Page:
The Toronto Blue Jays have once again been linked with Pirates 2B Josh Harrison
It’s cold. There’s snow everywhere. If anything can warm the hearts of the Blue Jays faithful right now, it’s news of the changing shape of the club in 2018. Unfortunately, the Toronto Blue Jays have yet to do anything newsworthy this offseason, and the hot stove is, at best, a place to slowly dry out your shoveling mittens.
To be fair, there’s not much going on elsewhere around the league, but in another, more accurate way – the last-place Cincinnati Reds have signed two relief pitchers in the last week. The Reds, who will have no business contending in 2018, have made more of an impact on this offseason than the fringe playoff team in Toronto.
On Wednesday, though, there were some faint signs of life coming from the equally cold and desolate city of Pittsburgh, where Rob Biertempfel of the Tribune-Review reported that the Toronto Blue Jays have contacted the Pirates about second baseman Josh Harrison.
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This, of course, makes perfect sense, and we’ve discussed it here before. The two New York City teams are also interested in the second baseman, with the Bronx team also requesting SP Gerrit Cole and the Queens team, well…I wouldn’t worry about them.
There’s not much else in the article to glean from, no “mutual interest” or names exchanged. Right now, it’s just a rumor, but it’s finally something. And it makes sense: Josh Harrison would be a perfect fit with the Toronto Blue Jays. Harrison is a very consistent major-league producer, a rarity in a second baseman. He plays good defense and runs well. His contract will carry him into the 2020 season, thanks to some convenient club options.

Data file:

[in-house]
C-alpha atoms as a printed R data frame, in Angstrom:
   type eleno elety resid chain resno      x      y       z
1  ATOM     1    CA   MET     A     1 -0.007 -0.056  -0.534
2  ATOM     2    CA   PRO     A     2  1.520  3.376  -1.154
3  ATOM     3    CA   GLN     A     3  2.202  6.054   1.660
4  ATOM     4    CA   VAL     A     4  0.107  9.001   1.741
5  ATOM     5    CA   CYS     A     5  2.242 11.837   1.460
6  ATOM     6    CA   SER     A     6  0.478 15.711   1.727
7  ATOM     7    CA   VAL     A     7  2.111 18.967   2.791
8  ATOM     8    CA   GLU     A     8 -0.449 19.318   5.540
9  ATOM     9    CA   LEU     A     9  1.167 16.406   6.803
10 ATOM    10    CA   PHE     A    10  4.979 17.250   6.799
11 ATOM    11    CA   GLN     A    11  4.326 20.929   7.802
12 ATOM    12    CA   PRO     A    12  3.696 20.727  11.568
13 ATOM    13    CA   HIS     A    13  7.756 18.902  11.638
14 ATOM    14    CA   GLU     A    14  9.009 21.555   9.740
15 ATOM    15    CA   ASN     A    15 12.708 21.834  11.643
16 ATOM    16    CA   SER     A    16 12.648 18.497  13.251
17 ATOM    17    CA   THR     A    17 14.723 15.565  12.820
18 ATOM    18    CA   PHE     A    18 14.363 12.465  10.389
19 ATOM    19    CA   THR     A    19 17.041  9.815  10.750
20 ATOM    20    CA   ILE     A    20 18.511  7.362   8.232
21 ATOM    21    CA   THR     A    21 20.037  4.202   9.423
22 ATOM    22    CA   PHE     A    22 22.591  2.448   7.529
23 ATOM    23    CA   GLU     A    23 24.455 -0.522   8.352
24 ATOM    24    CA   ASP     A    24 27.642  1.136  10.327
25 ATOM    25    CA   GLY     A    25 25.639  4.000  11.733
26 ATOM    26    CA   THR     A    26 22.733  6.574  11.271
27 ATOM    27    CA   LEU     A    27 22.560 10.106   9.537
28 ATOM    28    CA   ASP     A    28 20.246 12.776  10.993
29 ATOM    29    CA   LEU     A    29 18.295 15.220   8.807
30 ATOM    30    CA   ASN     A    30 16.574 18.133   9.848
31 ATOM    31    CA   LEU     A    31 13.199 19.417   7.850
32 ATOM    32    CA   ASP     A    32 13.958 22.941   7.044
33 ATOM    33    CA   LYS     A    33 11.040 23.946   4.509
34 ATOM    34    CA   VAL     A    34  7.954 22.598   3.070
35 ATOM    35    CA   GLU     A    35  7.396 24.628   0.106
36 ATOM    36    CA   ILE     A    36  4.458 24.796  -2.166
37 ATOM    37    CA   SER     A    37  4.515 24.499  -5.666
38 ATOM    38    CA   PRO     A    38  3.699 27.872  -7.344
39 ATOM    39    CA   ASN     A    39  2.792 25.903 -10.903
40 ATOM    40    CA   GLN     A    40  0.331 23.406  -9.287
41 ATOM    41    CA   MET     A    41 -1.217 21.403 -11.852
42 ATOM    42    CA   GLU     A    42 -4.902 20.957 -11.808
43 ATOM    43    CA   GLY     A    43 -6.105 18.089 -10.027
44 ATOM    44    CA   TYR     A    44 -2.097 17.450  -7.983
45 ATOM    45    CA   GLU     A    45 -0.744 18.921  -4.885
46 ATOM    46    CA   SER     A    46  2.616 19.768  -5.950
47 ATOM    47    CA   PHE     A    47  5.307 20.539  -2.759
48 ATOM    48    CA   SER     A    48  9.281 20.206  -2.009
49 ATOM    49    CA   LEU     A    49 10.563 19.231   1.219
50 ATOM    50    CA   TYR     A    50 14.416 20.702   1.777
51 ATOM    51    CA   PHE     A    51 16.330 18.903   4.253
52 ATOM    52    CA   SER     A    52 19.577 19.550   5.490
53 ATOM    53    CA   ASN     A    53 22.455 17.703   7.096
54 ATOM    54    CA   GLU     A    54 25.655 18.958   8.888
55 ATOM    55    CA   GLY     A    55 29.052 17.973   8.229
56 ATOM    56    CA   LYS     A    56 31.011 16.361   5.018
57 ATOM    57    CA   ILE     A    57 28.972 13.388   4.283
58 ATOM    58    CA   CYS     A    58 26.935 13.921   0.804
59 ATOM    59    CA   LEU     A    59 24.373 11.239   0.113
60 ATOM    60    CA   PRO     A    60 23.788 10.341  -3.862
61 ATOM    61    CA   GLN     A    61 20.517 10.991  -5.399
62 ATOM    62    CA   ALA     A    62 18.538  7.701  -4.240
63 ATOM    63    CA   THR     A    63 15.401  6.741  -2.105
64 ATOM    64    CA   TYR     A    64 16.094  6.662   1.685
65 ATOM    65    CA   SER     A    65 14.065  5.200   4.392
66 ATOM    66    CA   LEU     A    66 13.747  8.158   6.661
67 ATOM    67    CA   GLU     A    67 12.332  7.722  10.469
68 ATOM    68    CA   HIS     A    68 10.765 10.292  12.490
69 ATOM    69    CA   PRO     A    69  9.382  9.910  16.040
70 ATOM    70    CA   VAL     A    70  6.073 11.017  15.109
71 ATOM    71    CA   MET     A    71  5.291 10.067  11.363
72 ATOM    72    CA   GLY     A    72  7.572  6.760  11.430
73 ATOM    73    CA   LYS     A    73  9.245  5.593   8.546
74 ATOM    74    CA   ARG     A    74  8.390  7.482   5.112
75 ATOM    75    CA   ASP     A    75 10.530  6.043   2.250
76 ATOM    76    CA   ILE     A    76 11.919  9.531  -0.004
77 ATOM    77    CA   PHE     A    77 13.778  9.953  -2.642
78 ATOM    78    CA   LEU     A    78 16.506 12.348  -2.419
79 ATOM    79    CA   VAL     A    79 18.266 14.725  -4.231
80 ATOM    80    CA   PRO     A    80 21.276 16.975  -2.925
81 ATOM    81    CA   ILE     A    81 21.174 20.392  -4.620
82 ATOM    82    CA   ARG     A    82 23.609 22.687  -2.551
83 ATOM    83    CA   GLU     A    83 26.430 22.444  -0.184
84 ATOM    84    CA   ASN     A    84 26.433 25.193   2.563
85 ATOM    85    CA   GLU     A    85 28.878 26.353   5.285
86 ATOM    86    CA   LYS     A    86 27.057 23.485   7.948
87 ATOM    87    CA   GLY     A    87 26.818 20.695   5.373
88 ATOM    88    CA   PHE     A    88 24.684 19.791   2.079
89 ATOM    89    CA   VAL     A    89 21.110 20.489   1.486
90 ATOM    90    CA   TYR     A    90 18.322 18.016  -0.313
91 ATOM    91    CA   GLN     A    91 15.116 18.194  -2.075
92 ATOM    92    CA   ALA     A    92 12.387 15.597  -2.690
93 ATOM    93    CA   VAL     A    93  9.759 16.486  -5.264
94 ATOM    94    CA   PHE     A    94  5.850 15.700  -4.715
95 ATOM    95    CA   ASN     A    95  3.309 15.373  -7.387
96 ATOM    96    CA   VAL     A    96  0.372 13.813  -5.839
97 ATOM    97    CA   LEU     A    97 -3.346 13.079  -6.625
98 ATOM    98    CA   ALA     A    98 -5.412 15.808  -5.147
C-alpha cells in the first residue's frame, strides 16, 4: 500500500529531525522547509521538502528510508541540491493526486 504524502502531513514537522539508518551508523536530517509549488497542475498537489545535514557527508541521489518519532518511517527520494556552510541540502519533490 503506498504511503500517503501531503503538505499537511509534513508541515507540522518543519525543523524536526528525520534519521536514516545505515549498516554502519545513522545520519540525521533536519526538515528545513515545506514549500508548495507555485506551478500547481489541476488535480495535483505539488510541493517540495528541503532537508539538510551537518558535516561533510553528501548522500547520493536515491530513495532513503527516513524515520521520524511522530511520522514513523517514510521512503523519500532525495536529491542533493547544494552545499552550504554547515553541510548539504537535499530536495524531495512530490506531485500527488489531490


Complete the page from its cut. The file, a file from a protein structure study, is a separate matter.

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Complicating the Makeshift Middle Infield
While the Blue Jays front office has mentioned adding another piece to the middle infield picture, Harrison would really complicate things. The Blue Jays already have a very good second baseman in Devon Travis, and when he’s on the field, he can challenge some of the best in the game at the position. Unfortunately, since making his debut in 2015, he’s played in just 213 games, and never more than 101 in any season. His injuries have been varied but constant, with numerous ailments centering around his knees. At only 27-years old it’s hard to give up on Travis, but with only 50 games played in 2017, it makes sense that the Blue Jays would look to fortify the position.
Harrison, though, isn’t a part-time guy, so if Travis is healthy, you’ll have two very capable second baseman. Harrison is also three years older and costs a lot more (not to mention the talent it might take to acquire him.) In 2018 he’ll will make $10.25M, with club options in 2019 ($10.5M) and 2020 ($11.5M). On an open market, it would be a great signing for the Blue Jays. Having to give up players to get him, though, might be enough of a deterrent for this front office.
Right now, it’s hard to get too hyped up on rumors, especially with the extremely quiet offseason thus far. Would the Blue Jays be a better team with Josh Harrison? The answer is yes, based on his ability to give you at least 130 games alone and their gross lack of quality depth. After acquiring Aledmys Diaz, would they be better off finding a good center fielder and an improvement at the back end of the rotation? Absolutely.
So do you plan for Devon Travis to be hurt all season and acquire Josh Harrison? At the moment, it makes sense if the Blue Jays are serious about contending in 2018. It also gives the team three years of a cushion in the development of (potential) future second baseman Bo Bichette, and those options on Harrison’s contract make the whole situation clearer if Bichette forces the issue sooner than expected.
Of course, this all might be a non-issue. The Blue Jays might not consider Harrison an every day second baseman but a very strong option as a utility player. He played 49 games at third base in 2017 as well as 110 games in the outfield over his career. Bringing in Harrison would make someone like Steve Pearce expendable, manning LF while Devon Travis is in the lineup, a rest for the legs of 3B Josh Donaldson, or as an every day LF until Teoscar Hernandez or Anthony Alford are good to go. The beauty of players like Harrison is the options they provide. In 2017, the lack of depth and roster flexibility was exposed. Josh Harrison could fix all of that.
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